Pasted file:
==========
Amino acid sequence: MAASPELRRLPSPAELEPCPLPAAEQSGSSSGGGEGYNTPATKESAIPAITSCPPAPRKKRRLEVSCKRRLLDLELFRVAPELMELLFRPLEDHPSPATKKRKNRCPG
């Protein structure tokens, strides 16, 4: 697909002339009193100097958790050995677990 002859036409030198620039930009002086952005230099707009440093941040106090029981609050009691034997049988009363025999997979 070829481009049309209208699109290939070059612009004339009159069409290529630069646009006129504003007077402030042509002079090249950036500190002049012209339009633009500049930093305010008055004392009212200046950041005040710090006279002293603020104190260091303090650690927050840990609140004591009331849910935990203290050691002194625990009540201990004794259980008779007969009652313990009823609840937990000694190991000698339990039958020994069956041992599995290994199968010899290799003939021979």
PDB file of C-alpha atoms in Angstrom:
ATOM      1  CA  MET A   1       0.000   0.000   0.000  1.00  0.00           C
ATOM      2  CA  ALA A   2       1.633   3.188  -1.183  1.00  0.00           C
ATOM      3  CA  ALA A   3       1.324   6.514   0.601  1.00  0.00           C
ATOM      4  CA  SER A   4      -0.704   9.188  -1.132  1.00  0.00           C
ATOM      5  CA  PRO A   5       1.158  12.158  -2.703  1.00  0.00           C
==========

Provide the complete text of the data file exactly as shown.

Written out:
Amino acid sequence: MAASPELRRLPSPAELEPCPLPAAEQSGSSSGGGEGYNTPATKESAIPAITSCPPAPRKKRRLEVSCKRRLLDLELFRVAPELMELLFRPLEDHPSPATKKRKNRCPG
């Protein structure tokens, strides 16, 4: 697909002339009193100097958790050995677990 002859036409030198620039930009002086952005230099707009440093941040106090029981609050009691034997049988009363025999997979 070829481009049309209208699109290939070059612009004339009159069409290529630069646009006129504003007077402030042509002079090249950036500190002049012209339009633009500049930093305010008055004392009212200046950041005040710090006279002293603020104190260091303090650690927050840990609140004591009331849910935990203290050691002194625990009540201990004794259980008779007969009652313990009823609840937990000694190991000698339990039958020994069956041992599995290994199968010899290799003939021979």
PDB file of C-alpha atoms in Angstrom:
ATOM      1  CA  MET A   1       0.000   0.000   0.000  1.00  0.00           C
ATOM      2  CA  ALA A   2       1.633   3.188  -1.183  1.00  0.00           C
ATOM      3  CA  ALA A   3       1.324   6.514   0.601  1.00  0.00           C
ATOM      4  CA  SER A   4      -0.704   9.188  -1.132  1.00  0.00           C
ATOM      5  CA  PRO A   5       1.158  12.158  -2.703  1.00  0.00           C